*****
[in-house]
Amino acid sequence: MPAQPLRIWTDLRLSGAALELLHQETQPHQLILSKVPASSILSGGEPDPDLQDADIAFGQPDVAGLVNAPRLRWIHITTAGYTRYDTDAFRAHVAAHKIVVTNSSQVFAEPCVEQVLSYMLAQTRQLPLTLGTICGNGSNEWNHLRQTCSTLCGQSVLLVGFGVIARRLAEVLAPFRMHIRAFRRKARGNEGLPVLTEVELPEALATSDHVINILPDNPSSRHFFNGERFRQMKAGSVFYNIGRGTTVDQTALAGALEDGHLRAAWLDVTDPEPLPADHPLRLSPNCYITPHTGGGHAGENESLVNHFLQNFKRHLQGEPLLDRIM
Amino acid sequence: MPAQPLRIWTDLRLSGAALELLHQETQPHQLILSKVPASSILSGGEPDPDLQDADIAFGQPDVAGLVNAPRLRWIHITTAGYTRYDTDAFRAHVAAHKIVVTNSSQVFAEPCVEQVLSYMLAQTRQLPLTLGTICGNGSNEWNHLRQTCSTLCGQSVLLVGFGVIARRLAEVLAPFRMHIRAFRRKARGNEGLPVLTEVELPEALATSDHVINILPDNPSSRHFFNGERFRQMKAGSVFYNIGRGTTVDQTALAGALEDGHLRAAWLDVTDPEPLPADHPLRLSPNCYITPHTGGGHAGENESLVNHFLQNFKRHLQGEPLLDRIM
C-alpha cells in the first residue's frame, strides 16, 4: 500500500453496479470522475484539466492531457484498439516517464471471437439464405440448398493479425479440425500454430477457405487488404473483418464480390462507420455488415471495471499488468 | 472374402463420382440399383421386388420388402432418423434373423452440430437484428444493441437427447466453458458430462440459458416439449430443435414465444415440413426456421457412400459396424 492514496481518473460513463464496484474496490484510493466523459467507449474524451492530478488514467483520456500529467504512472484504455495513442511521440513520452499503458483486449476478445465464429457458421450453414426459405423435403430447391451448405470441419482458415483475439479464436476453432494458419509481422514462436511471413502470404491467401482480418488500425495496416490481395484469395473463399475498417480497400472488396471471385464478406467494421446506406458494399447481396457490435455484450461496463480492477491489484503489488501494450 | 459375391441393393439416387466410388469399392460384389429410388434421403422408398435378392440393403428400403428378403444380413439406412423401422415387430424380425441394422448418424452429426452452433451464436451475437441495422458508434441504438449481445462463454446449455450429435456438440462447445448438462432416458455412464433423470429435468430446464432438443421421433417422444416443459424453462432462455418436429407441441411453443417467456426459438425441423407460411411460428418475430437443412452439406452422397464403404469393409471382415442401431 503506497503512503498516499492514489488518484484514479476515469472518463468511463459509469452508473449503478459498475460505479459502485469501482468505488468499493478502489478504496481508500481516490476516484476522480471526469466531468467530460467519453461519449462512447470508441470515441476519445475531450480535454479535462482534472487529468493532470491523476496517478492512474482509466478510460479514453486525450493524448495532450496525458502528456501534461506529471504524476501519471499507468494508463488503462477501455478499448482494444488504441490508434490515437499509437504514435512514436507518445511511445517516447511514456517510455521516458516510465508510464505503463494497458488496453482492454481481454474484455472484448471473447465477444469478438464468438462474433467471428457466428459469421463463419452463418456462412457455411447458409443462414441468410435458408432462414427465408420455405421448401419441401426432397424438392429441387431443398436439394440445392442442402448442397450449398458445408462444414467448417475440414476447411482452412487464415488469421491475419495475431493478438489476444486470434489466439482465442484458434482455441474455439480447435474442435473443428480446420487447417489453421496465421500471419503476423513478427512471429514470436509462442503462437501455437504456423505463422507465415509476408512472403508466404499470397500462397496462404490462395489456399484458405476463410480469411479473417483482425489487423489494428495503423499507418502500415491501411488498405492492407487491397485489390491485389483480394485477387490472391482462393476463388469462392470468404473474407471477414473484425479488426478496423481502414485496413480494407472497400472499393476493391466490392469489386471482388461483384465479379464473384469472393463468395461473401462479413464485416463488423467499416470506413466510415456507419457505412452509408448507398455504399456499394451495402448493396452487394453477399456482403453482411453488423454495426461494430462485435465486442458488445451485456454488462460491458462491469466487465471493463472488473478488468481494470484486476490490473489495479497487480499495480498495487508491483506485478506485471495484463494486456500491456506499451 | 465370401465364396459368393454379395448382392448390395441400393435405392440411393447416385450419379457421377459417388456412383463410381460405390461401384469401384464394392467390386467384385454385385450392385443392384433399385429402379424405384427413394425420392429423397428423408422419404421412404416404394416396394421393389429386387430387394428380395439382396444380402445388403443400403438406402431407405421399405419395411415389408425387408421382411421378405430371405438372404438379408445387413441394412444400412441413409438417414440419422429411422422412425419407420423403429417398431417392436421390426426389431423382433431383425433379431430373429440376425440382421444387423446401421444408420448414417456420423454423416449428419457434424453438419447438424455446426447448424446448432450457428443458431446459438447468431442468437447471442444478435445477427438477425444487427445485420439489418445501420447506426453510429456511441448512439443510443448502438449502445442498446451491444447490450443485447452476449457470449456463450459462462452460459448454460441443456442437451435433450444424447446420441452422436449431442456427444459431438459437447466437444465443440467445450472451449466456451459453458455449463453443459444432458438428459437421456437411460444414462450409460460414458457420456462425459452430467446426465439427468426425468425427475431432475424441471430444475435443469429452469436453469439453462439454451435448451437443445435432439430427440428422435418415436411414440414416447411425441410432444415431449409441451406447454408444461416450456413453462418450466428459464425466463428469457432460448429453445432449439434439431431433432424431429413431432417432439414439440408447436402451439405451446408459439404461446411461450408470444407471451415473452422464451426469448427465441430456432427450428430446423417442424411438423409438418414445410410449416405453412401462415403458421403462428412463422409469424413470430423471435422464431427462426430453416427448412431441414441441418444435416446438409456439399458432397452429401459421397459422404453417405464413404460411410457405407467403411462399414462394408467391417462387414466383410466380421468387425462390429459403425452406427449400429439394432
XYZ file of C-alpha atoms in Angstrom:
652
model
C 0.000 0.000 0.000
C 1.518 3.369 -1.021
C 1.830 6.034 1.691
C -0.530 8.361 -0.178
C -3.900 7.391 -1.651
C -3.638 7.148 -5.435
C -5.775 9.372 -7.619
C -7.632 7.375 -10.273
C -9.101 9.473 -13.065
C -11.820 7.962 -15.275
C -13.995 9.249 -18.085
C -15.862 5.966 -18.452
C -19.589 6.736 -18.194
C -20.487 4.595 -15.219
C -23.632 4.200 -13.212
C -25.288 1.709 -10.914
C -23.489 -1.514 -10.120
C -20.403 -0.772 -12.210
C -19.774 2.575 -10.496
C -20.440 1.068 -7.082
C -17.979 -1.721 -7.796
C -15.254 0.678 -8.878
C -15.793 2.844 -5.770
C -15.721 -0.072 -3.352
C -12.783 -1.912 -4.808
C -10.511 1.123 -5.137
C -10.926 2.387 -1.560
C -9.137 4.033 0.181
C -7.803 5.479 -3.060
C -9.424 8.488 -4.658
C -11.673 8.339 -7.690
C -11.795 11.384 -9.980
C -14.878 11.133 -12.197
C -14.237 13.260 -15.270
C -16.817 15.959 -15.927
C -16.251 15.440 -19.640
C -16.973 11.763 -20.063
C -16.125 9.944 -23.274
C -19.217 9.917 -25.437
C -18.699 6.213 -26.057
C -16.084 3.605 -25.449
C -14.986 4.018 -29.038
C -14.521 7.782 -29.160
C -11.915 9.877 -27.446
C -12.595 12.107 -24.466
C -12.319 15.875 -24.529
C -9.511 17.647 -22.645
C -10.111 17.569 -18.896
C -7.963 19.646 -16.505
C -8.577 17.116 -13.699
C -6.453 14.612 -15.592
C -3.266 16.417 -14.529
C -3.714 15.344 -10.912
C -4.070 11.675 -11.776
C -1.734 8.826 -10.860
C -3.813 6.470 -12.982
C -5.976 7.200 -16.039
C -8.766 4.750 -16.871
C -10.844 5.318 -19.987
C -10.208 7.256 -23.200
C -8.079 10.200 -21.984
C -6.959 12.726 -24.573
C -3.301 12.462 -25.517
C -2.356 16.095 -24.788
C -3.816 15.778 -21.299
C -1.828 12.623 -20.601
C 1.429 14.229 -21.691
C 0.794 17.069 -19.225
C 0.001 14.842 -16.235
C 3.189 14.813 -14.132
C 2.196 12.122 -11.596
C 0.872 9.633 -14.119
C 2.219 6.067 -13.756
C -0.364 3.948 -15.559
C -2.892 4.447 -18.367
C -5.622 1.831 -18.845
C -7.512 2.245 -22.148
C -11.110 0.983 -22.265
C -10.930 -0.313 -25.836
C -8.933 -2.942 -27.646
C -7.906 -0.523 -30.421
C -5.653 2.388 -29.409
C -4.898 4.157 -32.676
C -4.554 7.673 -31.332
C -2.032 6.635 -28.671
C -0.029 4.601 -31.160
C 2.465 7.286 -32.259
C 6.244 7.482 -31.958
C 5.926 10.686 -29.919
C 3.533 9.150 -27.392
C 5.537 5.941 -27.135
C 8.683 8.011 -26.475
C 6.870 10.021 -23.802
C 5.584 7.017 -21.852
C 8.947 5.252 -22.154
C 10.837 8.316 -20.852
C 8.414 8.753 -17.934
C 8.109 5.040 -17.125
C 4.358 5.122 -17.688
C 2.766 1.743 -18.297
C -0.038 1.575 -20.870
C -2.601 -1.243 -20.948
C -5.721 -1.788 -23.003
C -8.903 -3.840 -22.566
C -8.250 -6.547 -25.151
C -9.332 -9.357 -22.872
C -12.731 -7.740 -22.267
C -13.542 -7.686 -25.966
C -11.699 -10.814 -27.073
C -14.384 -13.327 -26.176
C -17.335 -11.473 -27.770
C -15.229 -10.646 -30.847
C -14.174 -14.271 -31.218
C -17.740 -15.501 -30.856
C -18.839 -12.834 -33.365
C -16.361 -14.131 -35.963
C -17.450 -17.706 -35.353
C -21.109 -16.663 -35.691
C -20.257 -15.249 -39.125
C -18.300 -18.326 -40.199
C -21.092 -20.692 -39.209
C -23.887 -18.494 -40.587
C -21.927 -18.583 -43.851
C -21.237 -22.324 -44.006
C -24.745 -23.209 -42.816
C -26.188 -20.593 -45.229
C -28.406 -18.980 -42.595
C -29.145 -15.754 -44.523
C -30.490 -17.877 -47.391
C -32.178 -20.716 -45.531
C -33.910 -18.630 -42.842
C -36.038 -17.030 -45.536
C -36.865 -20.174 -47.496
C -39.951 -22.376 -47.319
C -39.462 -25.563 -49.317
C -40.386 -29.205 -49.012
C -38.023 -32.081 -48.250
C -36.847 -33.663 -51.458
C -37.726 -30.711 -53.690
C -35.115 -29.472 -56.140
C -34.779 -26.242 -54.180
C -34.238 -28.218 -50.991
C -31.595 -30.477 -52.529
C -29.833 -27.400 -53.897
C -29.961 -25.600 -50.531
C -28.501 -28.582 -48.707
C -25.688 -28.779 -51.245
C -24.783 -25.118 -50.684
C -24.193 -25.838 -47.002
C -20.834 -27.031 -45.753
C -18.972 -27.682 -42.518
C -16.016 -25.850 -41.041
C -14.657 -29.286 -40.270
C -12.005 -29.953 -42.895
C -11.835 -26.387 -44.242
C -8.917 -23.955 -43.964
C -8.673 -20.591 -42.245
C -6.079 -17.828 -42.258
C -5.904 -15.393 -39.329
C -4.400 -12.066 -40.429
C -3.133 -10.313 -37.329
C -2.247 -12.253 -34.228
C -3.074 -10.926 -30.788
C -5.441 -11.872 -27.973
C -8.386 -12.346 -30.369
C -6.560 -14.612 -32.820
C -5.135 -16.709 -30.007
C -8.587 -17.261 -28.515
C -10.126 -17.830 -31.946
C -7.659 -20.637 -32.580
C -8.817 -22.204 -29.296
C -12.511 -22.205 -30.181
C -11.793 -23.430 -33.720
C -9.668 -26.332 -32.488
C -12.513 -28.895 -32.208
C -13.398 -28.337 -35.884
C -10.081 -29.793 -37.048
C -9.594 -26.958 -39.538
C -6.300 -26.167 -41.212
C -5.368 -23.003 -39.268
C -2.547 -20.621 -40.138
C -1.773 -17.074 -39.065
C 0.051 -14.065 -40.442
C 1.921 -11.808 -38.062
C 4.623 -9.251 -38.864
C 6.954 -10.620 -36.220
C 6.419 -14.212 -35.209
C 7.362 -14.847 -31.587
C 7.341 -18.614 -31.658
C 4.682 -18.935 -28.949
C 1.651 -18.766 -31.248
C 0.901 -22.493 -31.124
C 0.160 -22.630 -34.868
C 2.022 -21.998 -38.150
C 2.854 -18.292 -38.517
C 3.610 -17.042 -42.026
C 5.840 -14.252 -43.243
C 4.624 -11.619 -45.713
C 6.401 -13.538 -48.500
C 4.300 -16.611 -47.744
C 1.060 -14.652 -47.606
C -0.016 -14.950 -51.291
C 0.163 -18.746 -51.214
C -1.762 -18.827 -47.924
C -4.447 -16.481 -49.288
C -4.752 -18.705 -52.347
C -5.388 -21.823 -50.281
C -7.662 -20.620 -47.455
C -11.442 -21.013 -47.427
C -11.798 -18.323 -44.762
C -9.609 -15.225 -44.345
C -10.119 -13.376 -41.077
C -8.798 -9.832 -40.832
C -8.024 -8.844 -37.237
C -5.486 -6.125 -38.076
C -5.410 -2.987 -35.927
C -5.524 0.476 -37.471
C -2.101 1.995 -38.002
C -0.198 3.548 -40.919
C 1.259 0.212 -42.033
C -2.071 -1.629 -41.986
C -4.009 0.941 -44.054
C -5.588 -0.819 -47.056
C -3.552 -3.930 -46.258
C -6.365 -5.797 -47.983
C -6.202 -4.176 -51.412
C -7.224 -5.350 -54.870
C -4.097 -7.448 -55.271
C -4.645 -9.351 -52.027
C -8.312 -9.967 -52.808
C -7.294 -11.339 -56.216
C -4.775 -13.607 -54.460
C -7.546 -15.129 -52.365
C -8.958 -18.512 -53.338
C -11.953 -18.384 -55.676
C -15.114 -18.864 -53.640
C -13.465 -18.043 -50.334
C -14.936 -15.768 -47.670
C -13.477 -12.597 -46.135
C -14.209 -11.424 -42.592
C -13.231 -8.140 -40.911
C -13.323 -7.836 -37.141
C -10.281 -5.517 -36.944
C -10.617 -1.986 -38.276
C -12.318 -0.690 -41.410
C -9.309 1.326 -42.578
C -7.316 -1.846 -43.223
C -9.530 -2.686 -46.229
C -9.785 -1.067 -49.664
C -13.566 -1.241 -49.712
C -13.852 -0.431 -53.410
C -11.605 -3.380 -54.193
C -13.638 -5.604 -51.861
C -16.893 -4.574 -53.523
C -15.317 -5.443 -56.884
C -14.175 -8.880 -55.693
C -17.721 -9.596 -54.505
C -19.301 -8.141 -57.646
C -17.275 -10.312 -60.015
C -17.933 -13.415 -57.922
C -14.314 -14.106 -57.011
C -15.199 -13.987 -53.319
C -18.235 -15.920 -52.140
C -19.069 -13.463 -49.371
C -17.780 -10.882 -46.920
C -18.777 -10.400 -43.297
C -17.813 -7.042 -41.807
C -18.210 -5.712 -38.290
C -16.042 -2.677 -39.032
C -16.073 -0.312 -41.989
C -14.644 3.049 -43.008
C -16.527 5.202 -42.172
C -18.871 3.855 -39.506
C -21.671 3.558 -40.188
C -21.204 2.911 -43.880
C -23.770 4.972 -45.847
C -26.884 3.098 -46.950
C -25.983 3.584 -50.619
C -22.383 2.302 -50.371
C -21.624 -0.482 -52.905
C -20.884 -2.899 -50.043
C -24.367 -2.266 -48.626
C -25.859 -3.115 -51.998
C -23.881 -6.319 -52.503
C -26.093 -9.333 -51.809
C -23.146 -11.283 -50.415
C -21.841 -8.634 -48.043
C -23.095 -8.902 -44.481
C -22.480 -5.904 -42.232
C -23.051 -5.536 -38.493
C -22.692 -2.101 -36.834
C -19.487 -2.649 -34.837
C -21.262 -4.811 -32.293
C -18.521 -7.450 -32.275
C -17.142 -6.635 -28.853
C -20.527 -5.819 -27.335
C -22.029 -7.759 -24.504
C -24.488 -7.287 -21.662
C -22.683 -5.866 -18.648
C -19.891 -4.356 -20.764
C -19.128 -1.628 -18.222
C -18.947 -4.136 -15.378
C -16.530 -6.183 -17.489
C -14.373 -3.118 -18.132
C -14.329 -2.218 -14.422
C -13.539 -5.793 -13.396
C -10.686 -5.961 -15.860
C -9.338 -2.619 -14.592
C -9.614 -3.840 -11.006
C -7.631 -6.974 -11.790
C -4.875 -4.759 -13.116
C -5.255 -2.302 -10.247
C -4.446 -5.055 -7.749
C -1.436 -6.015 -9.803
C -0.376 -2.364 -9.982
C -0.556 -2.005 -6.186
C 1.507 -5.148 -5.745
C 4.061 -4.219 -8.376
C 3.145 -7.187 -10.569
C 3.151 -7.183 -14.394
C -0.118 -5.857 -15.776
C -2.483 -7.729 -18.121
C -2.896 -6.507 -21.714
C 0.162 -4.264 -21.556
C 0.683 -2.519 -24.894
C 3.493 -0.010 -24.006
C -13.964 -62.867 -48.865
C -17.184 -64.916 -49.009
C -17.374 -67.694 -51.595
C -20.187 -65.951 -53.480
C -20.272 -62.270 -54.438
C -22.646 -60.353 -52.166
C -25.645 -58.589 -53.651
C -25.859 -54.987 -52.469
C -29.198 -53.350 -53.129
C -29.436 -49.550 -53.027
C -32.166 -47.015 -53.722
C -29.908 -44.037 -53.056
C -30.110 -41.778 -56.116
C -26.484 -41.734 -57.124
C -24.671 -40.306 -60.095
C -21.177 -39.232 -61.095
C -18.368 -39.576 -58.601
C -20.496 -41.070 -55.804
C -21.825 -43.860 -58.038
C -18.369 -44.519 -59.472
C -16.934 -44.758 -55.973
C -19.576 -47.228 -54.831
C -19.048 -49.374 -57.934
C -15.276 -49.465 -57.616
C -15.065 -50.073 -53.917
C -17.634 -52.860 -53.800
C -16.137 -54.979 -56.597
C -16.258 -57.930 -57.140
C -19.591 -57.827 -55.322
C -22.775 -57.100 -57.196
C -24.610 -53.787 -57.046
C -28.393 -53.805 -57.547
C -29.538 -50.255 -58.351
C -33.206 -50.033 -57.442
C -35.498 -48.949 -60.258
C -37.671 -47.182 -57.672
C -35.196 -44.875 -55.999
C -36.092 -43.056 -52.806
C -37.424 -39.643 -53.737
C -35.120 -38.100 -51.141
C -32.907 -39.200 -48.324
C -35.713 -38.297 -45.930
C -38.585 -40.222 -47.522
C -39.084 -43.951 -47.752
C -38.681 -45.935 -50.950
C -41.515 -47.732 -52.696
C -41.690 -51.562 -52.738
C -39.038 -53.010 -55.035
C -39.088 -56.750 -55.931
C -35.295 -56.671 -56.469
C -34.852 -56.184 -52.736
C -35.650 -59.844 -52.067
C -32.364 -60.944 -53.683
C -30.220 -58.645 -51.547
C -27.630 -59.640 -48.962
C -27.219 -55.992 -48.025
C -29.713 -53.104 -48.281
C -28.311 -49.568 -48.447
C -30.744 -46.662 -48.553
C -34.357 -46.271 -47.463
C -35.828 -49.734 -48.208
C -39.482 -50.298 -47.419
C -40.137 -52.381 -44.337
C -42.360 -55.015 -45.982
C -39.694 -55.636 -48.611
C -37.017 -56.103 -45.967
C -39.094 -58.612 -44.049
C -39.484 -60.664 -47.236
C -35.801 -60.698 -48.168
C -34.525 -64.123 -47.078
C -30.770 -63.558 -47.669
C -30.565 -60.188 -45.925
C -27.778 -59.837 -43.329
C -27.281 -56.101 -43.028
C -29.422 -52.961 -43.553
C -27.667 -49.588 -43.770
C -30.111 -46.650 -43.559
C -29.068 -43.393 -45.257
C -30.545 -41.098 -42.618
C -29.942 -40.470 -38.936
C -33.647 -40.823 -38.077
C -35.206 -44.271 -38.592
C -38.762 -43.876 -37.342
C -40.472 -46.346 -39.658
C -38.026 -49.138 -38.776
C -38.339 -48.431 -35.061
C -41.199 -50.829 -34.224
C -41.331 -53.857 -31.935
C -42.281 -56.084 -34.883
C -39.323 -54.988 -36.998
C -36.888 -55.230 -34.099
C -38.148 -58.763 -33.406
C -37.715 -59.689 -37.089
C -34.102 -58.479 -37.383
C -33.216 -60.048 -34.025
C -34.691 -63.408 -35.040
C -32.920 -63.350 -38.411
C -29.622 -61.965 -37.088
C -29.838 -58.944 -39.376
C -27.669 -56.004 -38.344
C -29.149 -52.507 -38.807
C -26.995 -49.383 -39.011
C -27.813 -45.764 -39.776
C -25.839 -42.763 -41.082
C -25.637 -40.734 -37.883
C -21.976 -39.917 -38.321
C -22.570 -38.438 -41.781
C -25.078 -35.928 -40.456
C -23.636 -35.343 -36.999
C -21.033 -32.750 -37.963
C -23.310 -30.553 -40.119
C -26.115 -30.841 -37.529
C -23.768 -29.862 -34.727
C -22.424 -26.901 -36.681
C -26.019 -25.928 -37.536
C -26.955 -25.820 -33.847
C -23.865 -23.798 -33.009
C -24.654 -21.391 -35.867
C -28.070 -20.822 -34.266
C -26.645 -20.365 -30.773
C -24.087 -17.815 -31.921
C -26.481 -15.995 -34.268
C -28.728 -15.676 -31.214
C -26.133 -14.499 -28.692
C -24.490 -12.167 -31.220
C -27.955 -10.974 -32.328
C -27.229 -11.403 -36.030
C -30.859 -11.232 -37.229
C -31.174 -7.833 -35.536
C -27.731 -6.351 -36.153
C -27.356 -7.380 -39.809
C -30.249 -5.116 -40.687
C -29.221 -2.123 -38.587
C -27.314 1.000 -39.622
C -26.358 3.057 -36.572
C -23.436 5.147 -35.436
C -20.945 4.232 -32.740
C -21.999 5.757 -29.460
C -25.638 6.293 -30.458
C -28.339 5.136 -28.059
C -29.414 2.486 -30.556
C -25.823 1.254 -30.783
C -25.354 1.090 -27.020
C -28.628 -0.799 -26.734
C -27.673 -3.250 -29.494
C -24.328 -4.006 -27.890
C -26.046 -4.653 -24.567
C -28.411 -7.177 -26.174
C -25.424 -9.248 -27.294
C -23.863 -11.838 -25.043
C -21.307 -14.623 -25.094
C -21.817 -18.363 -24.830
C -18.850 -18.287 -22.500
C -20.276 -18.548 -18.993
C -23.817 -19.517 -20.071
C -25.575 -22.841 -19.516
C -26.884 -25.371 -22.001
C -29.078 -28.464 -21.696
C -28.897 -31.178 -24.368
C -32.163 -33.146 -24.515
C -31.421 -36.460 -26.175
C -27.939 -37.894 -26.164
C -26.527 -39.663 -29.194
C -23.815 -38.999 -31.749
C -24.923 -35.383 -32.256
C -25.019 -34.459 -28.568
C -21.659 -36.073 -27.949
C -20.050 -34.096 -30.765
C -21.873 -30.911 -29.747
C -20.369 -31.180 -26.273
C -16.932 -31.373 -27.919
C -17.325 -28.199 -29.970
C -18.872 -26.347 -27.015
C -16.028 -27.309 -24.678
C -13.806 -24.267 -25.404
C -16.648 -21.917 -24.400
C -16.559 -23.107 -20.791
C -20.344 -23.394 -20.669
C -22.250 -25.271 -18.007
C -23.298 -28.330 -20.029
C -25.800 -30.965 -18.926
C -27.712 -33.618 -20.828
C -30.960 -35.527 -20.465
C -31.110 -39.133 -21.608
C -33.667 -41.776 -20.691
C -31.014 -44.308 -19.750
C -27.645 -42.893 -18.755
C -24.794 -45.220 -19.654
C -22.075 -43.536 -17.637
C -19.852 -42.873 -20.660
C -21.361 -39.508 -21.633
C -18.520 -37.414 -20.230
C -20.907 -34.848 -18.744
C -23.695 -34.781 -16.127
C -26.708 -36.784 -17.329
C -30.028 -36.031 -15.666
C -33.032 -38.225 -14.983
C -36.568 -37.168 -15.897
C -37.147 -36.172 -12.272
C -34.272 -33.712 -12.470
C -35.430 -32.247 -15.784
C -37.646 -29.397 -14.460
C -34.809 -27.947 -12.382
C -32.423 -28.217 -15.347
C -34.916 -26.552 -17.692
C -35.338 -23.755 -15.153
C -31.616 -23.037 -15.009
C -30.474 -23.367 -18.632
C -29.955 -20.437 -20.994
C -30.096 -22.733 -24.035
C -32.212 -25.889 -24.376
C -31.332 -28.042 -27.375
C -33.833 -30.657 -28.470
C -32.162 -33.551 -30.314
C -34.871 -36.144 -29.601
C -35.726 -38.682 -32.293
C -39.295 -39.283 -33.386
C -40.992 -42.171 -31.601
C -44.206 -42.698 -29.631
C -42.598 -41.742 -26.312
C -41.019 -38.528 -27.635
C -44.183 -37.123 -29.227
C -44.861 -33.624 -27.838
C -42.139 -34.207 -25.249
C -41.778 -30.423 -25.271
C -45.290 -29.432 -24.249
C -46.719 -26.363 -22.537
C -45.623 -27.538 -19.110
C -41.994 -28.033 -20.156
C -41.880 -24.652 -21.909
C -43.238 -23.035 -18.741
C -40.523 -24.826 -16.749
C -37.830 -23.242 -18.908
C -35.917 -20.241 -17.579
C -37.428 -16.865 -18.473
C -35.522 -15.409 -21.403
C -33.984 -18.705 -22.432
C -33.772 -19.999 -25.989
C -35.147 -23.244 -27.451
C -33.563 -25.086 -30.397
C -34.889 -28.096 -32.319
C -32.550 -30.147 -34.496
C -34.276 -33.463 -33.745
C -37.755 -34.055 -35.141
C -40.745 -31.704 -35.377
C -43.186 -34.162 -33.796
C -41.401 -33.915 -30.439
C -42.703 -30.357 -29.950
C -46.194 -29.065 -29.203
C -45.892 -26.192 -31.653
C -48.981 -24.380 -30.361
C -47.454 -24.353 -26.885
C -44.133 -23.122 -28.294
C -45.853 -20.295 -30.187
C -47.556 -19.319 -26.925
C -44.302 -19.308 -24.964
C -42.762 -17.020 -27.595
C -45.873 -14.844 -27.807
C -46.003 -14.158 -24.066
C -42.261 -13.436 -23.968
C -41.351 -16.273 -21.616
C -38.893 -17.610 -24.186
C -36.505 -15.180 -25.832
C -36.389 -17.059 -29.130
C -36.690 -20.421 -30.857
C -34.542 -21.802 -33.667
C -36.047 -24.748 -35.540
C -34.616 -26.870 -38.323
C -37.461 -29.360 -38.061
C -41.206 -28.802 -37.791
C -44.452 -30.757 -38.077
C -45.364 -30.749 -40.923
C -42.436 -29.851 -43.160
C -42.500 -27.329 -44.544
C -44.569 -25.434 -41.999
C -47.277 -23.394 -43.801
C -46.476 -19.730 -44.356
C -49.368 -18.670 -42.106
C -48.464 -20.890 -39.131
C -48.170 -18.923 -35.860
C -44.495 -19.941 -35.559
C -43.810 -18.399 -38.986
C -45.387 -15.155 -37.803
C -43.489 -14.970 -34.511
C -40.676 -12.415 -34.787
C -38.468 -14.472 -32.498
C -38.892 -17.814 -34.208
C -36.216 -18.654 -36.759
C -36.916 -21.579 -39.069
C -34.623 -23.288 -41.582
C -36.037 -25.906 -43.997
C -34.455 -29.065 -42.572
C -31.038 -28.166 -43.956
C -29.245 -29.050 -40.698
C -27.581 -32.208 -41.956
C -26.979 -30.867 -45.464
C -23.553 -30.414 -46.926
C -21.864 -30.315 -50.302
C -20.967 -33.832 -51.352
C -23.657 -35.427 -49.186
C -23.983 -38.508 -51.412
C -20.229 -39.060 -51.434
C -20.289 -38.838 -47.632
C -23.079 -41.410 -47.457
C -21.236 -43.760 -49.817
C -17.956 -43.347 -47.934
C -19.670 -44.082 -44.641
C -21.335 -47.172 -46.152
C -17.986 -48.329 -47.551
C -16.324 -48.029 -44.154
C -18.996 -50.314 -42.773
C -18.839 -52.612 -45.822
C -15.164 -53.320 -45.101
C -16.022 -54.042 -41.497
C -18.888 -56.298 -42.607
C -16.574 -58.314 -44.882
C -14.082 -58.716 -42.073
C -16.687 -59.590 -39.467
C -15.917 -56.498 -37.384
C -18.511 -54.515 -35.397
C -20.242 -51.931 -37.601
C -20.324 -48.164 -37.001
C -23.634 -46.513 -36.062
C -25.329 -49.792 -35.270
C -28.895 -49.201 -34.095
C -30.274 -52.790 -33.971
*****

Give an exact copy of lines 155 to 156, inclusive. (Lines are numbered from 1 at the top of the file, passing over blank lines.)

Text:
C -24.783 -25.118 -50.684
C -24.193 -25.838 -47.002